Biden Administration Increases Federal Share of Hudson Tunnel from 44% to 68%

Senator Chuck Schumer (D-NY) today announced that the Federal Railroad Administration will be making a $3.8 billion grant towards construction of the new Hudson River Tunnel, increasing the federal government’s share of the project from 44 percent to 68 percent, well above the 50-50 split that New York and New Jersey politicians consistently said since 2015 that they were seeking.

The $3.8 billion will come from the Federal-State Partnership for Intercity Passenger Rail program that was established and funded by the 2021 IIJA bipartisan infrastructure law. That law provided a total of $36 billion in advance appropriations, no more than two-thirds of which can be spent on Northeast Corridor projects. After set-asides, and with additional appropriations from Congress, a total of up to $22.4 billion is available for Northeast Corridor projects:

Total IIJA FSP Max. of 2/3 Minus Net NEC Plus Annual FSP TOTAL
Appropriation for NEC Oversight from IIJA Appropriation FOR NEC
FY22 7,200.0 4,800.0 -336.0 4,464.0 51.2 4,515.2
FY23 7,200.0 4,800.0 -336.0 4,464.0 51.2 4,515.2
FY24 7,200.0 4,800.0 -336.0 4,464.0 ??? 4,464.0
FY25 7,200.0 4,800.0 -336.0 4,464.0 ??? 4,464.0
FY26 7,200.0 4,800.0 -336.0 4,464.0 ??? 4,464.0
Total 36,000.0 24,000.0 -1,680.0 22,320.0 102.3 22,422.3

It would be unusual for USDOT to announce just one project without announcing the remainder of a slate of projects, so keep an eye out for more FSP project announcements from Capitol Hill in the coming days.

Per the October 2023 CIG Dashboard, the Hudson Tunnel project has a total capital cost of $15.65 billion and is applying for a Federal Transit Administration multi-year grant of $6.88 billion, or 44 percent of the project total. The remainder was to come from massive loans made by USDOT, through the RRIF railroad financing program, to New York, New Jersey, and the Gateway Development Corporation. The new $3.8 billion FSP grant, on top of the requested CIG grant, would increase the federal share of the project to 68.2 percent and would reduce the joint NY-NJ RRIF loan size by $3.8 billion.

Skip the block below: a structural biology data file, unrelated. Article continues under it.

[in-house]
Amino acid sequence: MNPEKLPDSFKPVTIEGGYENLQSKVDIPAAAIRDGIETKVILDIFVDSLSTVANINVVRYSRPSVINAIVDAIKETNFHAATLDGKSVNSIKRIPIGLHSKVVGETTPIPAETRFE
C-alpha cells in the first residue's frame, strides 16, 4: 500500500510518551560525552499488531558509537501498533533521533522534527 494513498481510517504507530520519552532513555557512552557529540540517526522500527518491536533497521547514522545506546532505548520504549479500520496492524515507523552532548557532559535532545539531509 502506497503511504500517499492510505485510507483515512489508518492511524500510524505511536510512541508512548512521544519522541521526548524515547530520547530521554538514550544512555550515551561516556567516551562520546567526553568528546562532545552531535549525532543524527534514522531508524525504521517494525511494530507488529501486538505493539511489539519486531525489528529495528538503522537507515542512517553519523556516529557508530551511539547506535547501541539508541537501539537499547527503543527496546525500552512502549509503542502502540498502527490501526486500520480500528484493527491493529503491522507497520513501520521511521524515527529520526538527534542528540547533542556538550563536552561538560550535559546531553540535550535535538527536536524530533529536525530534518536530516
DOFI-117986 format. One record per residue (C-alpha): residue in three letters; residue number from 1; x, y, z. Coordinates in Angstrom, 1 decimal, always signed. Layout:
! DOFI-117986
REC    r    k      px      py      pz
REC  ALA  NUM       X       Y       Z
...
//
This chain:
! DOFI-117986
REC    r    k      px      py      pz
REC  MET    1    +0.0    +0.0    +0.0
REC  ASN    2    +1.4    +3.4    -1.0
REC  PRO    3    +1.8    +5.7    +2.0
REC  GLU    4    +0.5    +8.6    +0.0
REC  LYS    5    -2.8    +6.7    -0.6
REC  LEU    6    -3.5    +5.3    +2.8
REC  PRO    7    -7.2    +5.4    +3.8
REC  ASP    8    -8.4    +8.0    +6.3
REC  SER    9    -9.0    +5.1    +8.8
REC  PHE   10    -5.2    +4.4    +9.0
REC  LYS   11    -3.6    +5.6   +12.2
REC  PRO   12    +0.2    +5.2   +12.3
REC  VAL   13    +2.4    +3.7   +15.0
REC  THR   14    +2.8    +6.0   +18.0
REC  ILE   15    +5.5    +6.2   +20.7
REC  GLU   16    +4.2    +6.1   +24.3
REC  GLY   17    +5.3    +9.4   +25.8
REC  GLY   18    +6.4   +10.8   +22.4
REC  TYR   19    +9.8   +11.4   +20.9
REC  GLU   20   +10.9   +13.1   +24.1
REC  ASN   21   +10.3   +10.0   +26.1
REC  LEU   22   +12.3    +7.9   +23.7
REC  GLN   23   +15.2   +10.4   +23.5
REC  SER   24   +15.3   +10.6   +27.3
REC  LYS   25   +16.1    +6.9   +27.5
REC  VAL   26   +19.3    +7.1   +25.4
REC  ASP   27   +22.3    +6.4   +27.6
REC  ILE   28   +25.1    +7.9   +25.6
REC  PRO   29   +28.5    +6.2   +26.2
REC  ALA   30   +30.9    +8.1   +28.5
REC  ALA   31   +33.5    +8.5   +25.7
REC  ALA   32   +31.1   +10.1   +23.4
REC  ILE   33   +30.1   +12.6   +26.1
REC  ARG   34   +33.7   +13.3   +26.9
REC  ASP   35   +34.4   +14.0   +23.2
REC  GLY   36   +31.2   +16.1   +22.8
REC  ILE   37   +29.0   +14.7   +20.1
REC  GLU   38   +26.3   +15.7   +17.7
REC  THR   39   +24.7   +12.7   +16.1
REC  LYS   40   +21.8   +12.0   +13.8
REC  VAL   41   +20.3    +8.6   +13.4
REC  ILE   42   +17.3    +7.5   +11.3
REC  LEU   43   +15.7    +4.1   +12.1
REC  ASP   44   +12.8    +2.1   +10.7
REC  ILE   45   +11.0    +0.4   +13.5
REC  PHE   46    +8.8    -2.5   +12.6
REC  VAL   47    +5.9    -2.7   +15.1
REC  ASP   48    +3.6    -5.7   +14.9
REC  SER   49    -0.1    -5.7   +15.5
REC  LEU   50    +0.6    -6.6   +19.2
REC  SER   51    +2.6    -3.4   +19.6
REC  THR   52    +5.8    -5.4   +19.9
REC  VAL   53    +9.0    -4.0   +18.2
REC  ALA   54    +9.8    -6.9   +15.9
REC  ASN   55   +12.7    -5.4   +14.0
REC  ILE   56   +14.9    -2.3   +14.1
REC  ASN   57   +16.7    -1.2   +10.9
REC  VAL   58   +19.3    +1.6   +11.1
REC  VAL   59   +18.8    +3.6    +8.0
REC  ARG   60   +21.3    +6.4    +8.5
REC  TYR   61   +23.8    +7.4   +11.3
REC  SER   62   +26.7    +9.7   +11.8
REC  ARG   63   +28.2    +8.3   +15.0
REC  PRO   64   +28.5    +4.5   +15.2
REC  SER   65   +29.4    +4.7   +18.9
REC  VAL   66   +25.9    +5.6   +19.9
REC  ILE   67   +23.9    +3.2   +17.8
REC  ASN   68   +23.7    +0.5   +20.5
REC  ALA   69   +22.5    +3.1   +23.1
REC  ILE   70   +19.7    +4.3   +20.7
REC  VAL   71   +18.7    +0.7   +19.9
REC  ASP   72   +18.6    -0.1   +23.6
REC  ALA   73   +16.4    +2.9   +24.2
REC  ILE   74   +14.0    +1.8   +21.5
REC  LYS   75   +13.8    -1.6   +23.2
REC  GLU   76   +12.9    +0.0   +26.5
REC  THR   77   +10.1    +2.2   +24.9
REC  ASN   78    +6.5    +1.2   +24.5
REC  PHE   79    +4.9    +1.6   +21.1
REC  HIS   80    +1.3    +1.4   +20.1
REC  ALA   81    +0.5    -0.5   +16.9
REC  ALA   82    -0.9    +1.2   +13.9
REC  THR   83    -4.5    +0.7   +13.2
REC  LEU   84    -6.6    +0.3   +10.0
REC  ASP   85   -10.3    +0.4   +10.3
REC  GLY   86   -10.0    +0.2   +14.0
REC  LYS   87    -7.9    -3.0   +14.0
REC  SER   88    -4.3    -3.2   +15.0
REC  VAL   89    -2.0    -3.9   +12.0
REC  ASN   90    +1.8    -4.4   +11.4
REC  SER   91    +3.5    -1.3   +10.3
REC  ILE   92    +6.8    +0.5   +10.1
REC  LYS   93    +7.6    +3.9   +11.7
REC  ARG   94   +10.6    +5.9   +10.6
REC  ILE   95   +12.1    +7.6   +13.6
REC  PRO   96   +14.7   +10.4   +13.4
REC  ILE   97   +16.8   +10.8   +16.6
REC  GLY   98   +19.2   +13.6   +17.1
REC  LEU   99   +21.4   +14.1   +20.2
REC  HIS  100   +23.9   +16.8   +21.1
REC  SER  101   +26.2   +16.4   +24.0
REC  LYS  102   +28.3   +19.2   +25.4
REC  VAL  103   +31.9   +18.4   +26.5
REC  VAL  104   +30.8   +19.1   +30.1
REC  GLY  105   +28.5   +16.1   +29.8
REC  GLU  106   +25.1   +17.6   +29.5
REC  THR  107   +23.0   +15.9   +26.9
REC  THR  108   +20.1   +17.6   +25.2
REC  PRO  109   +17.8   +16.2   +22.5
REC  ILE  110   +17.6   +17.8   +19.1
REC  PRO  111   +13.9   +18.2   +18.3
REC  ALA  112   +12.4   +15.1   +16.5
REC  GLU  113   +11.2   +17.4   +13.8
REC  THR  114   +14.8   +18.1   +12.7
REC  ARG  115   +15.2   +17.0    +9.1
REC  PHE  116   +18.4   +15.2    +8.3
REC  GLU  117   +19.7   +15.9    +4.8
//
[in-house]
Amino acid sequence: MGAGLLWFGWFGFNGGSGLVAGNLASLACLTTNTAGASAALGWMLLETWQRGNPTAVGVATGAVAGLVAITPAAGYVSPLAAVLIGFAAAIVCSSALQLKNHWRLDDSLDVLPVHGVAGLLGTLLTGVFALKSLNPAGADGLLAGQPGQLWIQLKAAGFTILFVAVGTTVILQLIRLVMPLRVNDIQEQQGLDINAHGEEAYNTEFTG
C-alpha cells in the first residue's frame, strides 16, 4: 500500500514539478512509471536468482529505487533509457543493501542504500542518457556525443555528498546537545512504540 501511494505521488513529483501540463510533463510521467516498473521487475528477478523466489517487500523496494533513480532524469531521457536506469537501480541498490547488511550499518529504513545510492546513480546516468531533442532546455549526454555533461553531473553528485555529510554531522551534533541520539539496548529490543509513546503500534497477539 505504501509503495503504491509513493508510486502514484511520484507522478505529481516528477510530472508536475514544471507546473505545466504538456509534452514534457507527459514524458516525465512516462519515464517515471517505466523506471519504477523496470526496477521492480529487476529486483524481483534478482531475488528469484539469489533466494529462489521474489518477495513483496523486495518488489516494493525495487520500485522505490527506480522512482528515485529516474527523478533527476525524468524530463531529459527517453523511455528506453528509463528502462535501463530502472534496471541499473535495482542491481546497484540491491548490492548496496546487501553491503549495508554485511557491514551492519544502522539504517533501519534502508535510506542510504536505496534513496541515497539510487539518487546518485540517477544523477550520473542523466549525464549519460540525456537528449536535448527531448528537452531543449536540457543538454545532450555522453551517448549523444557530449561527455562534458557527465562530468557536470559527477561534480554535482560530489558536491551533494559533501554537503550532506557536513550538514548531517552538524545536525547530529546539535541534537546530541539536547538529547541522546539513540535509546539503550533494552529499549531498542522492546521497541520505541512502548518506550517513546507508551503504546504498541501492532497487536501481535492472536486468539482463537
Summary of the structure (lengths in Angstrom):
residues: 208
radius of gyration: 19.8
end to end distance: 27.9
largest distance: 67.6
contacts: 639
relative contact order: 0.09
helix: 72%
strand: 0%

This comes after former Governors Andrew Cuomo (D-NY) and Chris Christie (R-NJ) wrote a letter to President Obama in September 2015 promising that “If the federal government will provide grants to pay for half of the cost of the project, the Port Authority, New York and New Jersey will take responsibility for developing a funding plan for the other half, convening all relevant agencies, and utilizing the proposed federal low-interest loan, local funding sources, and other funding strategies necessary to complement the federal grant commitment.”

That letter led to a November 2015 sit-down meeting with the Transportation Secretary Foxx that led to an unusual joint announcement made by Schumer and the other three Senators again touting “a 50/50 cost share between the federal government (including Amtrak) and the State and local Governments (including the Port Authority).”

(Ed. Note: In early 2018, I filed a Freedom of Information Act request with USDOT to find out what actually happened at that meeting, since the Trump Administration had alleged that no agreement was actually reached. I am still waiting for my FOIA request to be completed.)

The Trump Administration, in addition to trying to kill the entire CIG program at first, changed the interpretation of the RRIF statute and claimed that the RRIF loans to NY-NJ were the same things as the federal grants, which would have made the federal share of the project unworkably high. Eventually, NY-NJ won the argument and got the RRIF loans classified as part of the non-federal share (so long as they were to be paid back with non-federal funds), so the federal-state split was back to 50-50.

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